Now add definetypeabbreviation as described on chapter 13's page 13. Running type on the definition of intproc should return (-> (int) int) as its value, and have some side effect. That side effect should be such that if you now run type on
(assert intproc : proc(x) x)(5)
you'll get back int. Also, if you run type on the definition of compose, you'll get back
(-> (intproc, intproc) intproc)
How you do this is up to you. Presumably you'll need some sort of data structure for holding abbreviations. You'll also need to make sure that procedures such as proc-type? work when given a namedtype. (A namedtype should be replaced by the underlying type it is a name for before making any determination about it, such as whether it is a procedure type, whether it matches some other type, etc.)

Where are transparent types suboptimal?

To understand the motivation for opaque types, we need to see where transparent type abbreviations fall short. When used as a convenient shorthand, like the above intproc, there is nothing wrong with transparent type abbreviations: they are the right tool for that job.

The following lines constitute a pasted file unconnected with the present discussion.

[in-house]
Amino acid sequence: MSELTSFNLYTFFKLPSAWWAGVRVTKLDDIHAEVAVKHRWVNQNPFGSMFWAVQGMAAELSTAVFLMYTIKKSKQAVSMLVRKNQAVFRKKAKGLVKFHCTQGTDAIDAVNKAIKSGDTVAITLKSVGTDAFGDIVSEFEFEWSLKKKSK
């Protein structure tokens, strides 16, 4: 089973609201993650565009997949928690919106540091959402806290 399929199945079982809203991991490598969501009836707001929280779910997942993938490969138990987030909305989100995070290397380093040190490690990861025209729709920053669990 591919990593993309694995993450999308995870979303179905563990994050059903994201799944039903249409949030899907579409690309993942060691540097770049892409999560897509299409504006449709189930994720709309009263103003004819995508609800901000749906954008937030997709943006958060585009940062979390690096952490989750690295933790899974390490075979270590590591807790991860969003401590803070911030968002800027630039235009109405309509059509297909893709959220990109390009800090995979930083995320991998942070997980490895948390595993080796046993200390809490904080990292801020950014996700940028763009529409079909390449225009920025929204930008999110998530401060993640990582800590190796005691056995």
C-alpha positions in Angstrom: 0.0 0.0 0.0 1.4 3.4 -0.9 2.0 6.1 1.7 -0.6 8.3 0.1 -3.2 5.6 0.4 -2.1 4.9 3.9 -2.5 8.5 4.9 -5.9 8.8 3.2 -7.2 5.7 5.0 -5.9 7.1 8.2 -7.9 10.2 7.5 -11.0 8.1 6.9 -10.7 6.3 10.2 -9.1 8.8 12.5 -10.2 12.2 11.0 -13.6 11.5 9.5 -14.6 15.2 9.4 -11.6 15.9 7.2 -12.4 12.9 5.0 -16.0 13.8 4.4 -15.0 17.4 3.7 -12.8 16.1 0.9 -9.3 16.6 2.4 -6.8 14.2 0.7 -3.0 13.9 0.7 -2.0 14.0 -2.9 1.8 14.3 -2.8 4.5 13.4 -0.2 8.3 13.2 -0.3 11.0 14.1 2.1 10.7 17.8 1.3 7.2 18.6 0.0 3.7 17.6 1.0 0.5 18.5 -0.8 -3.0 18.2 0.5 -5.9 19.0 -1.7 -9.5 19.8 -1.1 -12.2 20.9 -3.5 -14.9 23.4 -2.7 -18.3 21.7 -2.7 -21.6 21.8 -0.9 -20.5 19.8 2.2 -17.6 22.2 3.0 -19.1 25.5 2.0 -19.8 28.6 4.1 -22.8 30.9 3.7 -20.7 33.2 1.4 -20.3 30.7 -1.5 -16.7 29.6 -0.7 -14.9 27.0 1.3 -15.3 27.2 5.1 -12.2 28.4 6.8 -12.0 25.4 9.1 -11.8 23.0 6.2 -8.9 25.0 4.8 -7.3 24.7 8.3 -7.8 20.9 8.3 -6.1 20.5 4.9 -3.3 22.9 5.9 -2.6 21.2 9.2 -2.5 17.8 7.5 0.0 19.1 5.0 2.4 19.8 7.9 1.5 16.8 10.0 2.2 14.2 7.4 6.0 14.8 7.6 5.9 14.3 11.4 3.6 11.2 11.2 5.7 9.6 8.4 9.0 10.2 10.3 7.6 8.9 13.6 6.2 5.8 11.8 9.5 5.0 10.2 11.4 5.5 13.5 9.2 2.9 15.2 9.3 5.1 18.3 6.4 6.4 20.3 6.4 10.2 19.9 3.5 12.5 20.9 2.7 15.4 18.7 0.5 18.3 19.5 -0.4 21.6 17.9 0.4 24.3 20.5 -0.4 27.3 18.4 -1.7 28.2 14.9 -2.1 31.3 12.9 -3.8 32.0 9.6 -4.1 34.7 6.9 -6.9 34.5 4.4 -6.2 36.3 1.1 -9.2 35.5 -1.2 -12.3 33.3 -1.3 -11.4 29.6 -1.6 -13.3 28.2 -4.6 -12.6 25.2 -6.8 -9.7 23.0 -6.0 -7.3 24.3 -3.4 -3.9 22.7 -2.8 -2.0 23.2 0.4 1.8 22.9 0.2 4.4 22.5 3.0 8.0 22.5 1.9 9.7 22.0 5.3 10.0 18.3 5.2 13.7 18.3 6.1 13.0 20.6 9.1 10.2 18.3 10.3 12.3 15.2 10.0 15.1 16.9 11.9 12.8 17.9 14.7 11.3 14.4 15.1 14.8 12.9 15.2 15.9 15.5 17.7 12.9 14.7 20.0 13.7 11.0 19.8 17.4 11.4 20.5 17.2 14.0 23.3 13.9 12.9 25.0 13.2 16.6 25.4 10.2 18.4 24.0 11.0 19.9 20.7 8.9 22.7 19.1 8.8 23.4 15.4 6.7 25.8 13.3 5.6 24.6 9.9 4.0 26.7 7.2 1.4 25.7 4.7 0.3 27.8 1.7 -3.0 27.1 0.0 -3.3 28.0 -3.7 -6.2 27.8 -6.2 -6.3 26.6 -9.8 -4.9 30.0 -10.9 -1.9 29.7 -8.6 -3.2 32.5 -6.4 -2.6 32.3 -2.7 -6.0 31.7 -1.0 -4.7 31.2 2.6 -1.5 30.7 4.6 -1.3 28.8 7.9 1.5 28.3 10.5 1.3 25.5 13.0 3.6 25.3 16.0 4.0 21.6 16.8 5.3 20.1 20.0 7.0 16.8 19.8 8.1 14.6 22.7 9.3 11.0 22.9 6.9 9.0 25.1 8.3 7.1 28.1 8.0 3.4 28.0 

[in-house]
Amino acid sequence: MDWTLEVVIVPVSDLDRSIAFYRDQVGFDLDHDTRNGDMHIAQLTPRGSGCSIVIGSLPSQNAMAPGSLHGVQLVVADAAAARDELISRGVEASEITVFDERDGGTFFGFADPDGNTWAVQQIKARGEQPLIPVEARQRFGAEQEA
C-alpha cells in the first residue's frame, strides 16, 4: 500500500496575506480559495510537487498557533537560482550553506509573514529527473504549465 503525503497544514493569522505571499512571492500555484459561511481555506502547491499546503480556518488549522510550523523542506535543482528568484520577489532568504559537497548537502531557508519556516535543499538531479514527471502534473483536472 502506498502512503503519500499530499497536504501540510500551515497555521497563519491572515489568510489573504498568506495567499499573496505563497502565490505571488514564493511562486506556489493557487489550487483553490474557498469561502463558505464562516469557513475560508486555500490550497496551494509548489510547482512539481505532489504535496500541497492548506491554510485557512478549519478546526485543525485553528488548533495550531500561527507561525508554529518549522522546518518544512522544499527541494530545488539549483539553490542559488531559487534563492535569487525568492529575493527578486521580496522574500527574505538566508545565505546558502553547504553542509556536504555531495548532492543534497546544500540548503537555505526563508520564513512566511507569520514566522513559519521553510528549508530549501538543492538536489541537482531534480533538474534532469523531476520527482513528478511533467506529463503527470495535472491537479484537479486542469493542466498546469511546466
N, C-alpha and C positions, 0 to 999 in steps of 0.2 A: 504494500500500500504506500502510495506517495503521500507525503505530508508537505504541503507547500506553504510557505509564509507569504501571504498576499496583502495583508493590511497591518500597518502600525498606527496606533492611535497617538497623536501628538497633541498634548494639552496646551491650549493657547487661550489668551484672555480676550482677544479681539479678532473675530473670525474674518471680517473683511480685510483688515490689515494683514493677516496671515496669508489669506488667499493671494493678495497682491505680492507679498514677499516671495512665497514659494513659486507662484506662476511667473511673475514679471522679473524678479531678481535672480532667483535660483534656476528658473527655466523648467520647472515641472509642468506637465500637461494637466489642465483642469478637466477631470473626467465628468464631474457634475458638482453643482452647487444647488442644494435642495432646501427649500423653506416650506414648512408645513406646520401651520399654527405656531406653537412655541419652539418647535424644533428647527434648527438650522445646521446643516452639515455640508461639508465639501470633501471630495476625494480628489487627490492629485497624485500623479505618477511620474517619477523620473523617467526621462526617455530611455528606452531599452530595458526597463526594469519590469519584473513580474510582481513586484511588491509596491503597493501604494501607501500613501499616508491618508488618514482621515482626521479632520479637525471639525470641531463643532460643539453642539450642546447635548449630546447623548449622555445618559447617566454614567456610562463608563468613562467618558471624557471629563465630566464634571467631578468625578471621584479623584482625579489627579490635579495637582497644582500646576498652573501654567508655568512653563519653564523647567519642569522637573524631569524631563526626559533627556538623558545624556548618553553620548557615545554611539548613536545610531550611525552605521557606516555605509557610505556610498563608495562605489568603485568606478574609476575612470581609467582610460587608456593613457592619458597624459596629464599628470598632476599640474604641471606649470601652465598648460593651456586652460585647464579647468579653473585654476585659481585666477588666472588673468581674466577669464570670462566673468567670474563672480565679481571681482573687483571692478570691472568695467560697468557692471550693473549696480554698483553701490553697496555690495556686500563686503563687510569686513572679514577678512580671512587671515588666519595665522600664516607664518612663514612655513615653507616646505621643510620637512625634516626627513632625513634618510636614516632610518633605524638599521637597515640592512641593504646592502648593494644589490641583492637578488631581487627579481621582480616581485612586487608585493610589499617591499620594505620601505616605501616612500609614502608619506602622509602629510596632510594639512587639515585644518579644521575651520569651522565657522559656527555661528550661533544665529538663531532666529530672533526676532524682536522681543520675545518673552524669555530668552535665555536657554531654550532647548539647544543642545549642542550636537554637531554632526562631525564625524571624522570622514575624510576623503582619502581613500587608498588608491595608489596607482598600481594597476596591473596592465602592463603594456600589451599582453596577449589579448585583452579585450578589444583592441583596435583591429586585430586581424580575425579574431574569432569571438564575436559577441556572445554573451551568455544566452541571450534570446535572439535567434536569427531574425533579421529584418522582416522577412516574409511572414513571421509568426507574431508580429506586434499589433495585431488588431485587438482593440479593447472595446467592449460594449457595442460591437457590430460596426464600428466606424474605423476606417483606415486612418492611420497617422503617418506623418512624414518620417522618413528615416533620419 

But now consider another possible reason we might name a type: to distinguish a new ADT we are programming from its underlying representation. For an example, let's consider a finite function (or ff) ADT. Because of our Ted language's limitations, we'll work with finite functions from integers to integers. Our goal is to be able to use the ADT in ways such as the following (assuming we have a Ted read-eval-print loop):

--> define ffOne = extendFf(10, 100, emptyFf);

--> applyFf(ffOne, 10);

--> isBoundInFf(ffOne, 10);

--> isBoundInFf(emptyFf, 10);
As you can see, the ADT provides four names: emptyFf, extendFf, applyFf, and isBoundInFf. These four constitute the interface of the ADT, and are all that external code should know about. Of course, there must be some underlying representation: some concrete kind of value that emptyFf is and that extendFf produces, and that the other two procedures expect. We could define the type abbreviation name ff for that representation type, whatever it is. Then if we ask for the type of ffOne, we'll find it is ff. Or if we ask for the type of extendFf, we'll find it is
(-> (int int ff) ff)
Here is one possible definition of the type abbreviation and the interface procedures:
definetypeabbreviation ff (-> (int, bool) int)

definerec emptyFf = assert ff : proc(arg, applying) 0;
          extendFf = assert (-> (int, int, ff) ff) :
                       proc(key, val, baseFf)
                         assert ff :
                           proc(arg, applying)
                             if eq(arg, key) then
                               if applying then
                               baseFf(arg, applying);
          applyFf = assert (-> (ff, int) int) :
                      proc(anFf, arg) anFf(arg, true);
          isBoundInFf = assert (-> (ff, int) bool) :